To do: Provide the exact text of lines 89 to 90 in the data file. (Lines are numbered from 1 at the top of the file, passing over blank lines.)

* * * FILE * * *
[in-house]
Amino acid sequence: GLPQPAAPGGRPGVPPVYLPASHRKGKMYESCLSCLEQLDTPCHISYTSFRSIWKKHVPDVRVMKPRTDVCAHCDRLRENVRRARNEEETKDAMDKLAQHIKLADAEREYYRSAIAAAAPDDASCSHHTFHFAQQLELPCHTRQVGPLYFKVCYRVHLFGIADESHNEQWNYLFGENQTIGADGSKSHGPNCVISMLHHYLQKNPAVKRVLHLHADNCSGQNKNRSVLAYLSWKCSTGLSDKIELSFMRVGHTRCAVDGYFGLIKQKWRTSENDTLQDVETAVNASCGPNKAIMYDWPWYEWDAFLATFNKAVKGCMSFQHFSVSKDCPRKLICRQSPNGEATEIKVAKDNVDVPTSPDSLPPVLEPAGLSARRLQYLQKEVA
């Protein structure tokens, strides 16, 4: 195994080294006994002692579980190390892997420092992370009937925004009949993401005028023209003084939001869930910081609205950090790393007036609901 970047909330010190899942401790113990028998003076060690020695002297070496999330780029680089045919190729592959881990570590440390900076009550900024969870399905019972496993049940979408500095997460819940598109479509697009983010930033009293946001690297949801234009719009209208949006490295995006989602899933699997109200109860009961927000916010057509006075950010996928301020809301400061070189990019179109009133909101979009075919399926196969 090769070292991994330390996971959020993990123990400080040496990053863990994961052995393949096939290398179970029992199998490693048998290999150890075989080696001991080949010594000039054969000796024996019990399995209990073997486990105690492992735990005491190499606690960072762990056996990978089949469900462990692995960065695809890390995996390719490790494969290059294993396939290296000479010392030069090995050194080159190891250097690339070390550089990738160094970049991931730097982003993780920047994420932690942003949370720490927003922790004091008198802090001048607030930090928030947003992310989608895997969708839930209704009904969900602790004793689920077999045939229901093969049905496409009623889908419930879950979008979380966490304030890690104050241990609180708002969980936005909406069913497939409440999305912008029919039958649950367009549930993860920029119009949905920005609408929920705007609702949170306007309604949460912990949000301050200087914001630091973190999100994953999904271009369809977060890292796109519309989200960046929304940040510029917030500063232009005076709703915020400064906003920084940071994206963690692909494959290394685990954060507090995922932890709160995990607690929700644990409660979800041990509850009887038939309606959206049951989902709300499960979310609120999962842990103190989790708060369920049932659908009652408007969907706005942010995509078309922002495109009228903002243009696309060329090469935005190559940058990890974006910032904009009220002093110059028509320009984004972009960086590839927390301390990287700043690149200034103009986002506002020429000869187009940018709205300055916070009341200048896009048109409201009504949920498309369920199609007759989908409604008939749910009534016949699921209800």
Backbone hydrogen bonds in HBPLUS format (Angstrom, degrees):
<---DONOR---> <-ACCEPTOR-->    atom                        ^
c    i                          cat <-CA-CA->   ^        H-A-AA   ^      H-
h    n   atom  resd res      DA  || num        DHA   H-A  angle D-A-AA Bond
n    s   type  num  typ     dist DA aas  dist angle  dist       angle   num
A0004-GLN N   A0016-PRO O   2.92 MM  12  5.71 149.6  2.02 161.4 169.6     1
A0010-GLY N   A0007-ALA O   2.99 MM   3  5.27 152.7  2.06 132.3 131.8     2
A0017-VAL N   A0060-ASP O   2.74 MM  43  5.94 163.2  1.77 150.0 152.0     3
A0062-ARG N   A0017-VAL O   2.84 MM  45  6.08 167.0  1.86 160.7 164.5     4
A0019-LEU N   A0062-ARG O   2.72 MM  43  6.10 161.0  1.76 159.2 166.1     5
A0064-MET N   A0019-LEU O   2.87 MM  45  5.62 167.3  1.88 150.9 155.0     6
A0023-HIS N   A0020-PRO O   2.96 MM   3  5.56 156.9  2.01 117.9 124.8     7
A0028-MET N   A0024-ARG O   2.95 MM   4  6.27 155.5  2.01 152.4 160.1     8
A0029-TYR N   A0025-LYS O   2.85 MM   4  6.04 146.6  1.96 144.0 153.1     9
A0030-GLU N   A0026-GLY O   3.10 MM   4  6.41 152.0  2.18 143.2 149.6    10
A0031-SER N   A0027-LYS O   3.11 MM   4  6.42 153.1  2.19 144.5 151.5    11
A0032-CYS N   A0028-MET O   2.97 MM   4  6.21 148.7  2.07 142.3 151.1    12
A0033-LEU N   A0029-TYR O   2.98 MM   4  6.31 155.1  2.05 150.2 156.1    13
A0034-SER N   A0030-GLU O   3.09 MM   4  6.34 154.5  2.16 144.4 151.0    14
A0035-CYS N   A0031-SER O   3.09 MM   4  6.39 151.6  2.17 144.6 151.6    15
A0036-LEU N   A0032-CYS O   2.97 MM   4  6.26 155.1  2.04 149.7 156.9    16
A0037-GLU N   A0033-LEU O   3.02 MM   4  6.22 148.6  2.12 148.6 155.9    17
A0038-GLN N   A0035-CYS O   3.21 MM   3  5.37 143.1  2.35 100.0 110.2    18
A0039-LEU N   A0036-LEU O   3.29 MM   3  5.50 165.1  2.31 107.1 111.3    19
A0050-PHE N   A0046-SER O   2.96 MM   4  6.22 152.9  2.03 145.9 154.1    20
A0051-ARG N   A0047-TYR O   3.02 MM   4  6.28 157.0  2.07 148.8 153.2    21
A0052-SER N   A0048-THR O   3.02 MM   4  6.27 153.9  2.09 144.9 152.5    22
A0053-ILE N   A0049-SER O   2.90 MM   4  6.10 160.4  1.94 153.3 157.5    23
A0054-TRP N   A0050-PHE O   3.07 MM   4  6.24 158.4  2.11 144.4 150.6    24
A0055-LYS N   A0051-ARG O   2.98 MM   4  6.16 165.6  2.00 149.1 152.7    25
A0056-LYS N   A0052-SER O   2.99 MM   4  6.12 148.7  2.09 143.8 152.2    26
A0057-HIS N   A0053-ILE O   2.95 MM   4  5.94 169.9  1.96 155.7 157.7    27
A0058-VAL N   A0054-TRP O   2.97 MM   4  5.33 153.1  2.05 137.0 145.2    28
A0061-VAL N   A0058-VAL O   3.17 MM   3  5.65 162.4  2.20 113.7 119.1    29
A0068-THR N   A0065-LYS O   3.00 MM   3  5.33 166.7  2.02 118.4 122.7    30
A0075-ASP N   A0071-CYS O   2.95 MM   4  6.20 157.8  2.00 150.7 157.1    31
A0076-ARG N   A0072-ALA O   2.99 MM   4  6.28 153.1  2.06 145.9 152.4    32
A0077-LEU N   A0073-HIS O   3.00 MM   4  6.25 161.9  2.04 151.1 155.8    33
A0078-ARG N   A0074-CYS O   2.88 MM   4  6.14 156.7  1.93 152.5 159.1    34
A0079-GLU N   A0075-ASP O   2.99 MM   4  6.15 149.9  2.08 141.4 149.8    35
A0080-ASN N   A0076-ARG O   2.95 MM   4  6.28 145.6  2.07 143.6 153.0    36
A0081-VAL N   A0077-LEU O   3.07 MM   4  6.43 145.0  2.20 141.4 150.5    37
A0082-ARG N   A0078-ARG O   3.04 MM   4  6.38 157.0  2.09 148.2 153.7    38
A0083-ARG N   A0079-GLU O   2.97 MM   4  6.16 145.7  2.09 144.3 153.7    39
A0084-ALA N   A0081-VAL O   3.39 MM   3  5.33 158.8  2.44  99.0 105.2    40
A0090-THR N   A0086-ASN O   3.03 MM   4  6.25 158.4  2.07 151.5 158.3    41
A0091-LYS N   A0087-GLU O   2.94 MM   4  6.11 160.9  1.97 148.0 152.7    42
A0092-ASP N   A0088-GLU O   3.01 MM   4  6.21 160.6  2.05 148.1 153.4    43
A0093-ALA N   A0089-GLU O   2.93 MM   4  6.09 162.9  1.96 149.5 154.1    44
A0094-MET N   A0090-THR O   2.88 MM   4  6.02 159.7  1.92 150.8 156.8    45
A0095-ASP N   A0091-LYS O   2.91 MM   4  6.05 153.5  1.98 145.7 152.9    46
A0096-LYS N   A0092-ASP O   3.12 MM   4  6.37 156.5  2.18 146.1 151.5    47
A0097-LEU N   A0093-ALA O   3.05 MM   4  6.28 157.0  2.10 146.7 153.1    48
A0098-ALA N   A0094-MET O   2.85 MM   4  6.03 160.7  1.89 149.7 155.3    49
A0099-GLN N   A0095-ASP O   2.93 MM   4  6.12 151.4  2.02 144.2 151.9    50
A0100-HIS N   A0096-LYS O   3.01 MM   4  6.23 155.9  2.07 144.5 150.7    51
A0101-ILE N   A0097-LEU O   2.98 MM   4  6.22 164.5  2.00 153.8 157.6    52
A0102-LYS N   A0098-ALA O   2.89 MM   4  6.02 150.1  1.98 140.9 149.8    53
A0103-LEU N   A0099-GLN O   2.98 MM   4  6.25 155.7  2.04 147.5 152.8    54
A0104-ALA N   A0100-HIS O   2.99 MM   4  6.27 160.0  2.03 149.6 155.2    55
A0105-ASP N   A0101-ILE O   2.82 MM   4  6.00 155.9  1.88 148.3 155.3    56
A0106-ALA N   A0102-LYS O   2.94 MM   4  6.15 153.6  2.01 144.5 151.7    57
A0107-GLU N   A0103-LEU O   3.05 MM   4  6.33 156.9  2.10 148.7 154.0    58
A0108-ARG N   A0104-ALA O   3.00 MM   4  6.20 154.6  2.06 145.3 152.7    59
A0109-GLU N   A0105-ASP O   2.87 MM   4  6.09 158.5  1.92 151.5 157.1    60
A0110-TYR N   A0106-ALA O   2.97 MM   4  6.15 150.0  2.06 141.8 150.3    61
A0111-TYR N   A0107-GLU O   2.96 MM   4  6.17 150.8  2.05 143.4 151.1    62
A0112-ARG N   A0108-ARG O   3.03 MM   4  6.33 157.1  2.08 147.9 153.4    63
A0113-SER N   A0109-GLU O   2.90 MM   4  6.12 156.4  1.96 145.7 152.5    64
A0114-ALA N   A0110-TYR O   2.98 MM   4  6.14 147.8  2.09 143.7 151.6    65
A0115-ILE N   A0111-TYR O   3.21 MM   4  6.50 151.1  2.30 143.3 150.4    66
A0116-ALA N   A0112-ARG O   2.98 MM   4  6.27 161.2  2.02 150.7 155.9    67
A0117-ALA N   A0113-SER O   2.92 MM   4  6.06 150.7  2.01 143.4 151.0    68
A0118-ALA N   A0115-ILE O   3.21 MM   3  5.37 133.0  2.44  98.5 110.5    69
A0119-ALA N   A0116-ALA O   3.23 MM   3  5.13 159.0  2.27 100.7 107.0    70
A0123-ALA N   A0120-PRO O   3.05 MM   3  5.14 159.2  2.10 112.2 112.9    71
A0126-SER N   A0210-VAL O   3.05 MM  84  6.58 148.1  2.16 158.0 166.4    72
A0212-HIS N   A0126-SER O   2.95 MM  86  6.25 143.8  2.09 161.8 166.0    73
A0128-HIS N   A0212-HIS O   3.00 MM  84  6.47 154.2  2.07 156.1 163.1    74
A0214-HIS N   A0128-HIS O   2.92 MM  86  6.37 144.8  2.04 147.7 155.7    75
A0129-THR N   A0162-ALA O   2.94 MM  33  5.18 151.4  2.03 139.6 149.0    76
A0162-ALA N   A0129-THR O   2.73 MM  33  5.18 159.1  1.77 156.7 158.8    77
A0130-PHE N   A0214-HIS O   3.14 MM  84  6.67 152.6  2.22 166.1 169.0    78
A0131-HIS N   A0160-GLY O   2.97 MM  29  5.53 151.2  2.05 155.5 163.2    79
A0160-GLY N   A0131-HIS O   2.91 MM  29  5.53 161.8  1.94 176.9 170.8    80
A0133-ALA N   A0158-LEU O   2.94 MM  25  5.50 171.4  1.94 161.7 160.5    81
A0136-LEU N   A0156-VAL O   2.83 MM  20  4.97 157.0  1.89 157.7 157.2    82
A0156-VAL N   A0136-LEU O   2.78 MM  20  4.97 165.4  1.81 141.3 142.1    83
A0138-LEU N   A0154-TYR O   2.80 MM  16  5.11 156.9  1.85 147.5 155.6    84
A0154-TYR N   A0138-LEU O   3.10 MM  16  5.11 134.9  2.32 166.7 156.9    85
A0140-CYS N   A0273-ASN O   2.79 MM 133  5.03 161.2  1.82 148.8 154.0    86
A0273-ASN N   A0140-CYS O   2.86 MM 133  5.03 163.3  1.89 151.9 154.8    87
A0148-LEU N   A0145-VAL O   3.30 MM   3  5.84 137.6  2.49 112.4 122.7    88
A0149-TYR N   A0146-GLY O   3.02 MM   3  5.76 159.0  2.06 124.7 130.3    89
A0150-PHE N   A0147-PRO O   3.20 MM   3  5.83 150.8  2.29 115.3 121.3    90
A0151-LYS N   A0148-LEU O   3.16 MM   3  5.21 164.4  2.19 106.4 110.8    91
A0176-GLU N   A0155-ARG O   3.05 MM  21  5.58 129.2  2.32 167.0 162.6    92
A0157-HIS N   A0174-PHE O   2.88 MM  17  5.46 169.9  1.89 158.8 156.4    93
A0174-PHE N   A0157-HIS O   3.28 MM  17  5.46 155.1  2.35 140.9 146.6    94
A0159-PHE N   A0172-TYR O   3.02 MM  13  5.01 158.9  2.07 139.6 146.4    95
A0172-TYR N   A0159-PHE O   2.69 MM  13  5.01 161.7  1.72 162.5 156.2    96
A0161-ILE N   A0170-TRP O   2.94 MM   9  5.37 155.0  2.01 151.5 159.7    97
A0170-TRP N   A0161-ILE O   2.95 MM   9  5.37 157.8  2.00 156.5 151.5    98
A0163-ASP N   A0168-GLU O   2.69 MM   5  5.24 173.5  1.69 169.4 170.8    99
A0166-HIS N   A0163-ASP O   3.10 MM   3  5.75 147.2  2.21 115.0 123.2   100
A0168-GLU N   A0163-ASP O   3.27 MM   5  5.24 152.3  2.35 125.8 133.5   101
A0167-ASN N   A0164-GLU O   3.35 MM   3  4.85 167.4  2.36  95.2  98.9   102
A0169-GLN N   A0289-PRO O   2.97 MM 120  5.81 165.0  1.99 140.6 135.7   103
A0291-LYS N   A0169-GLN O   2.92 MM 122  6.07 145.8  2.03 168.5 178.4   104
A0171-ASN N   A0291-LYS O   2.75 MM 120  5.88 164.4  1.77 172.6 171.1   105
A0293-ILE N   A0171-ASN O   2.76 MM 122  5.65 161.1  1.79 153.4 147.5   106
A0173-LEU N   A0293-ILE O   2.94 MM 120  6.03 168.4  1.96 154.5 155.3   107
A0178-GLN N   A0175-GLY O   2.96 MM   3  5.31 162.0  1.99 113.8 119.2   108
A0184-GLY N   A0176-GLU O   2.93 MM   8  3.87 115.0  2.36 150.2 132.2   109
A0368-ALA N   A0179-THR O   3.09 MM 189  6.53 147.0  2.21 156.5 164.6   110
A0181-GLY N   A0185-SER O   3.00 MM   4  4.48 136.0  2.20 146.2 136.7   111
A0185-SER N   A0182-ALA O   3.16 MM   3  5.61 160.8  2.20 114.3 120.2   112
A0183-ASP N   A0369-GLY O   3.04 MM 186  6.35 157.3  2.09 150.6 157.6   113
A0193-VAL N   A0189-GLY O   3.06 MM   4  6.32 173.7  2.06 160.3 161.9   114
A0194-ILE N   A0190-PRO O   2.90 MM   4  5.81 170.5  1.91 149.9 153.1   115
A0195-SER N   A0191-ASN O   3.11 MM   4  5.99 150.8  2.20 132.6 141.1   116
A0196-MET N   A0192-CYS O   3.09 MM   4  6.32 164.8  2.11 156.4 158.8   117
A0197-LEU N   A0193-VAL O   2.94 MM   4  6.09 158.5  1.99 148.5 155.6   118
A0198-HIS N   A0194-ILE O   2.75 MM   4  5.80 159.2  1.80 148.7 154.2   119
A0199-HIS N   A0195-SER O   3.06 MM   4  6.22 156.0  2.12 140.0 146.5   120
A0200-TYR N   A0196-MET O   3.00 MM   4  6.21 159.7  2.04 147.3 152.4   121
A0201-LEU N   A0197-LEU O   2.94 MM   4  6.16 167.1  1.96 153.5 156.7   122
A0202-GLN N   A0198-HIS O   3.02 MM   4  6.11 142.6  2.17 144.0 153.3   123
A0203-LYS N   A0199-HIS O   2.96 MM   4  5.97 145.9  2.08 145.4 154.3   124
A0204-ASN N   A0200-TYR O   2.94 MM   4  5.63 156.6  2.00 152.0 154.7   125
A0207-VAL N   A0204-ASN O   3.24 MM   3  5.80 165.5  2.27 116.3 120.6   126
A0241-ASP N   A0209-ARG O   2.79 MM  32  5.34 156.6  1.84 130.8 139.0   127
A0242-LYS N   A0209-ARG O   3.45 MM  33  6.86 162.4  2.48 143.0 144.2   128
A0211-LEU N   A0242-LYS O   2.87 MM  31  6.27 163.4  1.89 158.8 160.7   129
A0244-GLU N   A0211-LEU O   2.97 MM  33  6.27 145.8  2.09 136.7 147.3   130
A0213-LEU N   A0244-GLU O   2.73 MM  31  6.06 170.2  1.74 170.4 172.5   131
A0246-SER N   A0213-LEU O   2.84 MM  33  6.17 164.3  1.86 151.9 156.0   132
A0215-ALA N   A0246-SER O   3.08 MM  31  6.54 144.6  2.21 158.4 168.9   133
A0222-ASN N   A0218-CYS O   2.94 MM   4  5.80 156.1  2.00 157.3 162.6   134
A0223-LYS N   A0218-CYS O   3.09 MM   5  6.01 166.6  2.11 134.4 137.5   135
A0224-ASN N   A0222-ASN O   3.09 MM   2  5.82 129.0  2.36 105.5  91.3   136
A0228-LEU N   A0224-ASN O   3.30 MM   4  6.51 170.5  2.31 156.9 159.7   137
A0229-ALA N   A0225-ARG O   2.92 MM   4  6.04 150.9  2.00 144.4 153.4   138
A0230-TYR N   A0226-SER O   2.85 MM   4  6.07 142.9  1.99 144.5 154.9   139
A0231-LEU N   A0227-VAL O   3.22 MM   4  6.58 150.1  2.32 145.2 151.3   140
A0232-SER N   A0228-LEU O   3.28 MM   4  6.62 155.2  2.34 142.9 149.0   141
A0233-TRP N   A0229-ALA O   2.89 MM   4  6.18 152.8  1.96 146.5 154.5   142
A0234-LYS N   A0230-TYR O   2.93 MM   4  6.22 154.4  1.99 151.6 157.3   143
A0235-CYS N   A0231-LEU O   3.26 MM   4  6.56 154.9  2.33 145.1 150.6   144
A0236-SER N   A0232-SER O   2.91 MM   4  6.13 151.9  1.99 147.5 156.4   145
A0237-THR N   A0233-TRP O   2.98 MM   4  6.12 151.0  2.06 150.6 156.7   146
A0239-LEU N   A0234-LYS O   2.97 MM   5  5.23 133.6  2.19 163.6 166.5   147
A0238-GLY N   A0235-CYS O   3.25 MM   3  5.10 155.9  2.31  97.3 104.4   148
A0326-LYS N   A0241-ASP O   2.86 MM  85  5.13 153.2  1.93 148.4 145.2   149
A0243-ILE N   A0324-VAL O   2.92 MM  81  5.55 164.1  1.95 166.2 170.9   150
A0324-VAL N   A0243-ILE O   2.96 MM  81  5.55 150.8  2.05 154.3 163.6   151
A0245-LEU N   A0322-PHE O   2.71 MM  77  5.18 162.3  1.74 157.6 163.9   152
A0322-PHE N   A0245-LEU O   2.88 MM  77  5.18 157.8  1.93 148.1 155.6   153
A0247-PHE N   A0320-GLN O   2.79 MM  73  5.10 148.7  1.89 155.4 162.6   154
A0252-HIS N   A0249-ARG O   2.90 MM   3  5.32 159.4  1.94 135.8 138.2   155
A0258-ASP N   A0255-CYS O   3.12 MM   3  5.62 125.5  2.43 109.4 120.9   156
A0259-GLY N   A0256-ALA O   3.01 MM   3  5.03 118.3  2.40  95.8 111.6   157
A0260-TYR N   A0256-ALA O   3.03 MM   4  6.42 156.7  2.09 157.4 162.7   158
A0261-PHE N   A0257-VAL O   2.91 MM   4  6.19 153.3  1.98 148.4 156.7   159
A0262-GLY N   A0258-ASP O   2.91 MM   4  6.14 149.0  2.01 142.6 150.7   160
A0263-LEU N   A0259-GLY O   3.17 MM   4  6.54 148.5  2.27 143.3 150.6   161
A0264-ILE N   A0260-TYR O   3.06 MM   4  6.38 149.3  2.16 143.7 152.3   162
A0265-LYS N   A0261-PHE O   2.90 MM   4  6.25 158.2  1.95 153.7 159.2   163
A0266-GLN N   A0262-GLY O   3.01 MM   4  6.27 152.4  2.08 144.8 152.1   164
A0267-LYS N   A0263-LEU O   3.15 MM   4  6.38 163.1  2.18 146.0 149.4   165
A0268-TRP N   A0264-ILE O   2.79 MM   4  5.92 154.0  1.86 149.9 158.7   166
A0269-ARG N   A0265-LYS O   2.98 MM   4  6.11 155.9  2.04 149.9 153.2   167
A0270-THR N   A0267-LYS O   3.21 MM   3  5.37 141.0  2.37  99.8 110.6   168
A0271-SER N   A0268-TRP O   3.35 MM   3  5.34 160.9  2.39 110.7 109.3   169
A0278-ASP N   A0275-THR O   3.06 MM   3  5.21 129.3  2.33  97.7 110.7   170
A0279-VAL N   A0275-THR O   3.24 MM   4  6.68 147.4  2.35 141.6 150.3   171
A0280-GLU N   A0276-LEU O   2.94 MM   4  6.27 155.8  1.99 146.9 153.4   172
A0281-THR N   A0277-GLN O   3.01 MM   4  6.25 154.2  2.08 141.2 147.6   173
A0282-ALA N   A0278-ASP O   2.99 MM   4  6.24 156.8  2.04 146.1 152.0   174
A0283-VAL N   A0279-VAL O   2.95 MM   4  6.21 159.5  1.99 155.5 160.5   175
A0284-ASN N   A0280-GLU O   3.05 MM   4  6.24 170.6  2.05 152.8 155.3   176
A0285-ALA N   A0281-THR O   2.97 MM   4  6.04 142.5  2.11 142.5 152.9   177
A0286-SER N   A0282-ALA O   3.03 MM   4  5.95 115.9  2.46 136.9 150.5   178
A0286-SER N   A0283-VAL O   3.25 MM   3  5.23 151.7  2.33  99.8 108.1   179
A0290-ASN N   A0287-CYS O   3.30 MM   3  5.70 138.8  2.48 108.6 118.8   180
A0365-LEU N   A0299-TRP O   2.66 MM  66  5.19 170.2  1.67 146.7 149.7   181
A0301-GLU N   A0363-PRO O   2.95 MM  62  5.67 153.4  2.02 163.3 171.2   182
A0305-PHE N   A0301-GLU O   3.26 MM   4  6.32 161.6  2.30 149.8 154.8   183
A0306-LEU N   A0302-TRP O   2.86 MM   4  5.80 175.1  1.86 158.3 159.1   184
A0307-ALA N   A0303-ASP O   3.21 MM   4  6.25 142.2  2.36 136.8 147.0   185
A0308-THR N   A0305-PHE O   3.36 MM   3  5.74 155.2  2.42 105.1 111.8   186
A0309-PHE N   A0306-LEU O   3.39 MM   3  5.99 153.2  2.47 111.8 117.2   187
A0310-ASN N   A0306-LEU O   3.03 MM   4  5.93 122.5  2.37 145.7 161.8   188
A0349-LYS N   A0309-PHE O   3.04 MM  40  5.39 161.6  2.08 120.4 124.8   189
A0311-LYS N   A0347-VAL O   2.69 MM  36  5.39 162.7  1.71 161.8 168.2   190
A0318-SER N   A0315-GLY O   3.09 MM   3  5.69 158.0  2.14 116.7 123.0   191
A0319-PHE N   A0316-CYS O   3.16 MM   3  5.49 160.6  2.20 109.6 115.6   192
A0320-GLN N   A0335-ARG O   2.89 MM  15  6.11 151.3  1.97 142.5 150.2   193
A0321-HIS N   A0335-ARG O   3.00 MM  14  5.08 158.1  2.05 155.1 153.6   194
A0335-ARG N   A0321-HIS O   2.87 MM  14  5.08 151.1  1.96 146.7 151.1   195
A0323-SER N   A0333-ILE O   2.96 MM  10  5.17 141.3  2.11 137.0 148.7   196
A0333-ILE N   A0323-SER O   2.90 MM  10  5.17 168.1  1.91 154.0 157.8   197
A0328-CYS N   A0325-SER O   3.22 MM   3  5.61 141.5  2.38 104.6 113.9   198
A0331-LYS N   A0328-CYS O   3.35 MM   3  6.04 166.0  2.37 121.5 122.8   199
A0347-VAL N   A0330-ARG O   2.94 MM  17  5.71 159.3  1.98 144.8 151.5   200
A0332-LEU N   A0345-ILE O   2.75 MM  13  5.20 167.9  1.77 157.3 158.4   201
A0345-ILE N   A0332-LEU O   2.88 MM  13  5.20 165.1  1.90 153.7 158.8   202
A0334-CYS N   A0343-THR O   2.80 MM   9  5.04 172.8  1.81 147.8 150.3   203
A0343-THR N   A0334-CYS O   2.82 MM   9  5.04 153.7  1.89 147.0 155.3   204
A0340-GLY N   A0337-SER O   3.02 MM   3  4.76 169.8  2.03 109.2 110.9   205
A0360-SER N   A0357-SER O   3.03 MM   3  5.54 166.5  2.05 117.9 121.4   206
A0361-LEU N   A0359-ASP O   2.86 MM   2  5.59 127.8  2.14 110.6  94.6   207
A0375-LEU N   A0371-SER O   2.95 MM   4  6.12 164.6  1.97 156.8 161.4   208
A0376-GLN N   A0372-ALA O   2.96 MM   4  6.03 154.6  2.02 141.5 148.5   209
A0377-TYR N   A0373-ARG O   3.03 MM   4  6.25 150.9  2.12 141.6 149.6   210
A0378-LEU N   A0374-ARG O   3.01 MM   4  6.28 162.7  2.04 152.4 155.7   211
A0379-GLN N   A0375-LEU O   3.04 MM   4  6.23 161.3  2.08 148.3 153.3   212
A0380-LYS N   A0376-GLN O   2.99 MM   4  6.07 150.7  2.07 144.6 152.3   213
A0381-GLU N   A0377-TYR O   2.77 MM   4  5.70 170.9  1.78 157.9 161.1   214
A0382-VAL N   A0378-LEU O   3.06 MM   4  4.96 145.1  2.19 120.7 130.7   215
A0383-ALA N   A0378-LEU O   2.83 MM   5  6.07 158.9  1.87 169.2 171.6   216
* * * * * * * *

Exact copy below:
A0133-ALA N   A0158-LEU O   2.94 MM  25  5.50 171.4  1.94 161.7 160.5    81
A0136-LEU N   A0156-VAL O   2.83 MM  20  4.97 157.0  1.89 157.7 157.2    82